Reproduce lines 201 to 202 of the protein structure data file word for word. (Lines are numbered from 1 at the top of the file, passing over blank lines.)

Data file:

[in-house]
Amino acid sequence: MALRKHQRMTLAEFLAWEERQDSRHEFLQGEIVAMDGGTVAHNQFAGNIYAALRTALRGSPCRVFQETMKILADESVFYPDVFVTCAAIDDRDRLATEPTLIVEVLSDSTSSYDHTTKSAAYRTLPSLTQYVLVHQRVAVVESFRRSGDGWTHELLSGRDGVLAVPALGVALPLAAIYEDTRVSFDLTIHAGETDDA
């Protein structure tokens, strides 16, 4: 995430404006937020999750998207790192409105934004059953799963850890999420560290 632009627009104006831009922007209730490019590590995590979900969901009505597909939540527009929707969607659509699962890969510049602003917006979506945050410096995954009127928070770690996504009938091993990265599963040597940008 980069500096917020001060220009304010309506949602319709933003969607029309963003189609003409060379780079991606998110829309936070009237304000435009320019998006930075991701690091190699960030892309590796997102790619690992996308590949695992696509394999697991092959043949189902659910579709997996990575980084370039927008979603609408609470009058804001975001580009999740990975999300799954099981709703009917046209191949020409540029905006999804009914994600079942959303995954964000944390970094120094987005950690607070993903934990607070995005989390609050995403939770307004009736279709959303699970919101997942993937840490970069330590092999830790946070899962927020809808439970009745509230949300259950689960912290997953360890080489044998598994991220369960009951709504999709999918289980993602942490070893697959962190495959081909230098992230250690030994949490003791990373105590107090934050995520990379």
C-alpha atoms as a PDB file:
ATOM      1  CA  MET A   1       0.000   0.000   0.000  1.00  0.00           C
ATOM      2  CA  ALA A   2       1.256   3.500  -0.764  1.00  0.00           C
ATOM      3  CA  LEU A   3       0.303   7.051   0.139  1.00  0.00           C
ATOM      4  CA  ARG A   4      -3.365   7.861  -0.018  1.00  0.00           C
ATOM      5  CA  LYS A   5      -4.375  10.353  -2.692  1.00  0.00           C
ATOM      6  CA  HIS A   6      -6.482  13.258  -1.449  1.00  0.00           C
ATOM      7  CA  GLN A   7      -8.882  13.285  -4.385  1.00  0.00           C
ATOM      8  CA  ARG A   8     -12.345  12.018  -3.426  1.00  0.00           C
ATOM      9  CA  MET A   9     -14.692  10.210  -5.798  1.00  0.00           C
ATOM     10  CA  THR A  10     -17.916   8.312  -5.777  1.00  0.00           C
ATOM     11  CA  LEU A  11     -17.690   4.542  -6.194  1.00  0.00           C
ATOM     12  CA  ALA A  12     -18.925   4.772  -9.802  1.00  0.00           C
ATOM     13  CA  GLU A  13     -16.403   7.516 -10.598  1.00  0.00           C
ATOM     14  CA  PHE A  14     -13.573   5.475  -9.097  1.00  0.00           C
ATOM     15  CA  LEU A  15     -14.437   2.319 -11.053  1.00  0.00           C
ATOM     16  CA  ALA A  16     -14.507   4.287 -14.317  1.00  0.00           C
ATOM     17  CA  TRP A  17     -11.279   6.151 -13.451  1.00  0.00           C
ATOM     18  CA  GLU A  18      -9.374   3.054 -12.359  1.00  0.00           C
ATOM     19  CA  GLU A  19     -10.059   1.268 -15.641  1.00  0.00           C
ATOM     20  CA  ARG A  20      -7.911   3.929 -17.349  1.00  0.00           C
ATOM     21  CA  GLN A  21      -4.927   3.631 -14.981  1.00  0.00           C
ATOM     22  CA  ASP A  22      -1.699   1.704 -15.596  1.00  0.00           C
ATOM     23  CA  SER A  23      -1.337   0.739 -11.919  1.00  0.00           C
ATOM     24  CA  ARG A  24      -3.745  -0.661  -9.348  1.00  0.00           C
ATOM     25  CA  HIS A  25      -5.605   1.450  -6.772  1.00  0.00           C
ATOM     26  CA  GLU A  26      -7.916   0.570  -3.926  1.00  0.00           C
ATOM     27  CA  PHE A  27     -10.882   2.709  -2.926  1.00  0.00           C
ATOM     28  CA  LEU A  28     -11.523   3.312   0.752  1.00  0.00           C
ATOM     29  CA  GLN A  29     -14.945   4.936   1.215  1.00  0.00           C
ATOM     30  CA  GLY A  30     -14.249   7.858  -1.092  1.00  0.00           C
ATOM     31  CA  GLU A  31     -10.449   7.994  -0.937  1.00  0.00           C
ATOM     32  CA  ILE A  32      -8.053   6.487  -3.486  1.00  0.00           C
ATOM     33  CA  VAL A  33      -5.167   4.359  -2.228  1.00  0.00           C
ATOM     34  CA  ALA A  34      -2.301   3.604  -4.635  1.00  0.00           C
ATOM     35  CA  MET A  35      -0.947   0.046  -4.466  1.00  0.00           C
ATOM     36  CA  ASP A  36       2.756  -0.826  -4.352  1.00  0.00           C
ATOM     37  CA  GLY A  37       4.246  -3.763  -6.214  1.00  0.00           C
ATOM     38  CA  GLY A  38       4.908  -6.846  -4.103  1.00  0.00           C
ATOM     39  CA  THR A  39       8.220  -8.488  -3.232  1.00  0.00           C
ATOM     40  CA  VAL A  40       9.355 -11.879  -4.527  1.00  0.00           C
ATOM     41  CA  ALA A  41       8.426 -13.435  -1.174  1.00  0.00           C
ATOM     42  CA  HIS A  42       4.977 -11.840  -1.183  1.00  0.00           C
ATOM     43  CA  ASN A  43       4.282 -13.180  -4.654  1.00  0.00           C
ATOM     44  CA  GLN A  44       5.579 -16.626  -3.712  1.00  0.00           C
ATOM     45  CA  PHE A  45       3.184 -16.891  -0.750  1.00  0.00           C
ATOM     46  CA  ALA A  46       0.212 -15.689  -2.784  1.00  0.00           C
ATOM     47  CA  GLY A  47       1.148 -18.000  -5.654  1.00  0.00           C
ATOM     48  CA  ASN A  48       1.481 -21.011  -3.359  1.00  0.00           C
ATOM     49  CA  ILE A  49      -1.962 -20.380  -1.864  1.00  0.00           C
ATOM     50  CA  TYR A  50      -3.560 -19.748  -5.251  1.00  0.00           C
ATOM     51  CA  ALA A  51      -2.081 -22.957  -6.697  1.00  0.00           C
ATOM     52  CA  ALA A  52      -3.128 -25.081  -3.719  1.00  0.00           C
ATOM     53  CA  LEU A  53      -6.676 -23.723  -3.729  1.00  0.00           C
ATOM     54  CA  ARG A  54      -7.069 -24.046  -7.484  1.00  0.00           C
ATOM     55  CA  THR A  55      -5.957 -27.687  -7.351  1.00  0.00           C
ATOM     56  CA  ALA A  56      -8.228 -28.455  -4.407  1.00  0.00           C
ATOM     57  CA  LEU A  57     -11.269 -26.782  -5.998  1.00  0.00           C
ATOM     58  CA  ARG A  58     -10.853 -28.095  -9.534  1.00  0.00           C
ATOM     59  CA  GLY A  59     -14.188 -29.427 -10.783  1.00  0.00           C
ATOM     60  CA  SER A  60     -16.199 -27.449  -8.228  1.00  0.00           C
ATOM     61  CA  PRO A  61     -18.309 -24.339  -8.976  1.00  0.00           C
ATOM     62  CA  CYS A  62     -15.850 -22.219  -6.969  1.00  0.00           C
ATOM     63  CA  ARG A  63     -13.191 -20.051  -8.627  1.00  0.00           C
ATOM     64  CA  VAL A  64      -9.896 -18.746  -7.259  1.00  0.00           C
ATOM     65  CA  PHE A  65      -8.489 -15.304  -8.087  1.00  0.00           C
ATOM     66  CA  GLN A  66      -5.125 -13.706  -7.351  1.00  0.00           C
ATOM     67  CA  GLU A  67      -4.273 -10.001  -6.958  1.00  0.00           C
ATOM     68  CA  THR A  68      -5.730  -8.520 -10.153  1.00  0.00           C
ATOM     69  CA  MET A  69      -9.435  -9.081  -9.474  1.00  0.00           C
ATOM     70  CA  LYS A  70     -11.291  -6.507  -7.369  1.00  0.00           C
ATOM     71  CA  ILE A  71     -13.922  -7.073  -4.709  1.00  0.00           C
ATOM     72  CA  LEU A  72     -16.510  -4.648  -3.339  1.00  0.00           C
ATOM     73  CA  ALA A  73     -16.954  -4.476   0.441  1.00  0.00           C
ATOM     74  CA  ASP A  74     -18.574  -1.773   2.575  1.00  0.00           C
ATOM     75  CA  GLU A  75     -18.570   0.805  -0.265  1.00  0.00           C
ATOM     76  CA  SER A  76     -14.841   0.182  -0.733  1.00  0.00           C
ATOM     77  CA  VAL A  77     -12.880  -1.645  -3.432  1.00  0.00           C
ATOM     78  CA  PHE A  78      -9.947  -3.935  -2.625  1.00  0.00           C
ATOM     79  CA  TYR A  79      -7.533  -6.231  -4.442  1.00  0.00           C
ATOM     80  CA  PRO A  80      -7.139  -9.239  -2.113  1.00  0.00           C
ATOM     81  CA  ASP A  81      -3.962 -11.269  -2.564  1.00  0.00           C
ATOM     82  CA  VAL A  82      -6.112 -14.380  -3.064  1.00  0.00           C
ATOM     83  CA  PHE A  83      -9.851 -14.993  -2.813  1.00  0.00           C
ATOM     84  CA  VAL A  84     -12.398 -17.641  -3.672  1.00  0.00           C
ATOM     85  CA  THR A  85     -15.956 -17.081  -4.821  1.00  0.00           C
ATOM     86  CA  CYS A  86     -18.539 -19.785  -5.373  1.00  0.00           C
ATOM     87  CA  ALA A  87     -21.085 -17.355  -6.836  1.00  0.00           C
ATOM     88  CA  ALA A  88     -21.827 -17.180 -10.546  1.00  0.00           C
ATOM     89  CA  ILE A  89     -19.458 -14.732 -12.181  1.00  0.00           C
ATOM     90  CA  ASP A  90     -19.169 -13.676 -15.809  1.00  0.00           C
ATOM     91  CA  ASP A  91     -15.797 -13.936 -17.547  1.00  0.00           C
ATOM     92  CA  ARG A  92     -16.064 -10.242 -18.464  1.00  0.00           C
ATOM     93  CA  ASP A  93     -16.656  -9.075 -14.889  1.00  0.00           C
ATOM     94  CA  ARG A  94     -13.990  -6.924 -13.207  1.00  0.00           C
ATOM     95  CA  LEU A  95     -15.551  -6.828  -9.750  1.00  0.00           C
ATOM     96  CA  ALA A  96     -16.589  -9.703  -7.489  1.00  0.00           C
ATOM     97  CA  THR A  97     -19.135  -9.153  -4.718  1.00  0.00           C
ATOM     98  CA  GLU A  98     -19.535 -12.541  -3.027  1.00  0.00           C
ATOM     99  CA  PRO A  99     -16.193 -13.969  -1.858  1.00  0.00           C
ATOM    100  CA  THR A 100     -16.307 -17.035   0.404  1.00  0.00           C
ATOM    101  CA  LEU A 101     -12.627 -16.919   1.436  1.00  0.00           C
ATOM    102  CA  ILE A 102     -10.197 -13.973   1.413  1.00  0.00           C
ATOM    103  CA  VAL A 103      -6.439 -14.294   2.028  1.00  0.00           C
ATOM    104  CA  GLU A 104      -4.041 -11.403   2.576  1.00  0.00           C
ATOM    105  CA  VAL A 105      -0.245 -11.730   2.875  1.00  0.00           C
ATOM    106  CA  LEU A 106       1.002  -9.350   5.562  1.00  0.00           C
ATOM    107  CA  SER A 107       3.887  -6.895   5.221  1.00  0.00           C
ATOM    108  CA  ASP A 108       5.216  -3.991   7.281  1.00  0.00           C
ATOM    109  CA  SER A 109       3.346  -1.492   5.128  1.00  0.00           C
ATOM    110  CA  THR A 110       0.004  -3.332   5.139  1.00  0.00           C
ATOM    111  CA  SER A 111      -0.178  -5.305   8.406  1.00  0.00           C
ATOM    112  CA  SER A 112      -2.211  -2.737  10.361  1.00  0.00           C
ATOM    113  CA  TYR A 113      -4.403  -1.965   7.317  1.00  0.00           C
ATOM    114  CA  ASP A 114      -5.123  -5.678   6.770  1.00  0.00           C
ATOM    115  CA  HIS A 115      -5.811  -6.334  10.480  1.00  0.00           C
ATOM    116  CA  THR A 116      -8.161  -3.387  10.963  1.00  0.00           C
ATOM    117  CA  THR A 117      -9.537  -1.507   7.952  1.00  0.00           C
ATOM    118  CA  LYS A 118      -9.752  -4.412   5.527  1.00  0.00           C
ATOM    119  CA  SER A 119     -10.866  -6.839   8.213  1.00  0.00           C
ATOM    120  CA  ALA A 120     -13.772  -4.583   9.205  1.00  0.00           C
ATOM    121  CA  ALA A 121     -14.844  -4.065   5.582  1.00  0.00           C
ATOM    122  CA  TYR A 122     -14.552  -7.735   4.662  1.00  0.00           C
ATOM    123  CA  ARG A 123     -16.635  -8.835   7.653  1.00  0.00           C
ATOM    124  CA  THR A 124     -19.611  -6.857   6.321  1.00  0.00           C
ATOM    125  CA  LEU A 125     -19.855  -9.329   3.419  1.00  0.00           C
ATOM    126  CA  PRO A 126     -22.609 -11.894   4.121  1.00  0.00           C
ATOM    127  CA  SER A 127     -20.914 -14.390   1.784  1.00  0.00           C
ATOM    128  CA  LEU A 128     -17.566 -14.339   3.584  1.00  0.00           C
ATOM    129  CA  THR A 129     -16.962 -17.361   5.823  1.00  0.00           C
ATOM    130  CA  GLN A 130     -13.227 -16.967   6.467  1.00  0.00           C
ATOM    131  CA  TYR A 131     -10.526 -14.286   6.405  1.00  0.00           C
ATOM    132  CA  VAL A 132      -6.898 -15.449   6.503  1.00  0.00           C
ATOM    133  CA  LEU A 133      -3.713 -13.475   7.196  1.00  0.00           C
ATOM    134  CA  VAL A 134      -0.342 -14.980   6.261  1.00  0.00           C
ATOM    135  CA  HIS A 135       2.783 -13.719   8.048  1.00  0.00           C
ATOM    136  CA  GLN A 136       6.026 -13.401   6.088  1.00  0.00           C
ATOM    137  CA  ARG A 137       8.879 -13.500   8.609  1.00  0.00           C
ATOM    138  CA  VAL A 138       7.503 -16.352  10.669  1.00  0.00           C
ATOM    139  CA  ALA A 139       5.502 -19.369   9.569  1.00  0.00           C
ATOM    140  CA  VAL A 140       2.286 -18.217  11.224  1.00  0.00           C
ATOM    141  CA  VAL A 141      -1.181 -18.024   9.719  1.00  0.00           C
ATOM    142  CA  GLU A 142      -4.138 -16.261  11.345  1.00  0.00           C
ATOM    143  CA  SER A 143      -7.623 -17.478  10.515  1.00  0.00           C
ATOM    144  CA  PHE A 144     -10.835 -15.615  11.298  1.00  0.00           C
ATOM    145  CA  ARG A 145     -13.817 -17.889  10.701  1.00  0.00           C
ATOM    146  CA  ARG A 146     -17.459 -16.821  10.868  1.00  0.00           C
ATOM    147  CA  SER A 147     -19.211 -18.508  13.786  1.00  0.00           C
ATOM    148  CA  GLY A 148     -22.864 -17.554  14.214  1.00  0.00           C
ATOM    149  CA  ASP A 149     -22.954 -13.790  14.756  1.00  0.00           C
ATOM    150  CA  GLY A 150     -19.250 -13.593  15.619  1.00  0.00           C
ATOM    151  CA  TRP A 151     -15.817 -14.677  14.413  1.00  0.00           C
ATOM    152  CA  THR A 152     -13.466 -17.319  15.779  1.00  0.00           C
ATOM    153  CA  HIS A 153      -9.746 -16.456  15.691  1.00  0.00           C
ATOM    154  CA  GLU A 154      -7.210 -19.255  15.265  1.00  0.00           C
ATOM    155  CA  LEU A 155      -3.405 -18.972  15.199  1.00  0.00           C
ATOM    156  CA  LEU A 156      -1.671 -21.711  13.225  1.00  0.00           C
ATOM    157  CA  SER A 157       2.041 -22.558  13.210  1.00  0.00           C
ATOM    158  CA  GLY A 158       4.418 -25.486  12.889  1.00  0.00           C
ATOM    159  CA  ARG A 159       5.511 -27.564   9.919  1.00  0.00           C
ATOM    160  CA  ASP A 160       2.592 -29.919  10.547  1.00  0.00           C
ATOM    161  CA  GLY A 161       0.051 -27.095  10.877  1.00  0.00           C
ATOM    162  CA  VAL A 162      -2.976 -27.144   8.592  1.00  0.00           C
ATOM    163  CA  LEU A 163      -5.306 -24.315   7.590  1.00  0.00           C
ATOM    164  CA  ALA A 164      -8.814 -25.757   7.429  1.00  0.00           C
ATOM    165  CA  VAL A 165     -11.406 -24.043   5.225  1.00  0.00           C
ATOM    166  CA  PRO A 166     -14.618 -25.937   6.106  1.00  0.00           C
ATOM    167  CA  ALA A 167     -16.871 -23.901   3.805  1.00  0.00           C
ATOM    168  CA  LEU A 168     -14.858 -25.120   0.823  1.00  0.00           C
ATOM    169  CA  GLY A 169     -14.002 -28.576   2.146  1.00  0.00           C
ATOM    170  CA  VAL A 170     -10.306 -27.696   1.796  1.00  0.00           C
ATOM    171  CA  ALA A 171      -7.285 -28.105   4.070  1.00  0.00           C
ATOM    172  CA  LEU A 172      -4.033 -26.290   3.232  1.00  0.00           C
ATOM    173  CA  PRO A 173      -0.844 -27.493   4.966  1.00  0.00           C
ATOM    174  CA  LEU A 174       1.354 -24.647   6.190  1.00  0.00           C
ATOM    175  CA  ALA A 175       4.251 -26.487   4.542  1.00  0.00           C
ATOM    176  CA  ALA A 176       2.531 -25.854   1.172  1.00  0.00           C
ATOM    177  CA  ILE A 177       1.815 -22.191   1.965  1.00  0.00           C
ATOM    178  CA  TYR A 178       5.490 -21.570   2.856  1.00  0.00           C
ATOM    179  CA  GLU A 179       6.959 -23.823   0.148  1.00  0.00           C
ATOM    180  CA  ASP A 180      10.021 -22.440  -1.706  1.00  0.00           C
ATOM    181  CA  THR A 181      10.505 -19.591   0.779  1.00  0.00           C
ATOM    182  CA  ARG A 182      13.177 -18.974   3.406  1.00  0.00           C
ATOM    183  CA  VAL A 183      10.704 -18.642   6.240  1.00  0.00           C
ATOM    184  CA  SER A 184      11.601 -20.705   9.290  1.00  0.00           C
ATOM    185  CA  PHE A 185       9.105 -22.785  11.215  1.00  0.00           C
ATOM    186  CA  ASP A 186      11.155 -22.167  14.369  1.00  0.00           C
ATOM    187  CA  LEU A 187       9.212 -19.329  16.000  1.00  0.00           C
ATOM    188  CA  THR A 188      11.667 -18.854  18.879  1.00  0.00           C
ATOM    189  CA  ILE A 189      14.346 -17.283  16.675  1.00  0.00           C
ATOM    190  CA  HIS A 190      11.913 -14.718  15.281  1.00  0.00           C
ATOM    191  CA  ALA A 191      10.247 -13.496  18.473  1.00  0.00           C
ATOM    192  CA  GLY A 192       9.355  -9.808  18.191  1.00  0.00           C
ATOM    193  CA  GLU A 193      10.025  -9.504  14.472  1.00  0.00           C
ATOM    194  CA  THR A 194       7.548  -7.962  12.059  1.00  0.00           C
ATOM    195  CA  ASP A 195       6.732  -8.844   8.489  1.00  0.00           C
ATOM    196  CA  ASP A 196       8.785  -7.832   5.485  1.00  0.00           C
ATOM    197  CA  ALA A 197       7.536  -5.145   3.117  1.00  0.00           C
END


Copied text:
ATOM    197  CA  ALA A 197       7.536  -5.145   3.117  1.00  0.00           C
END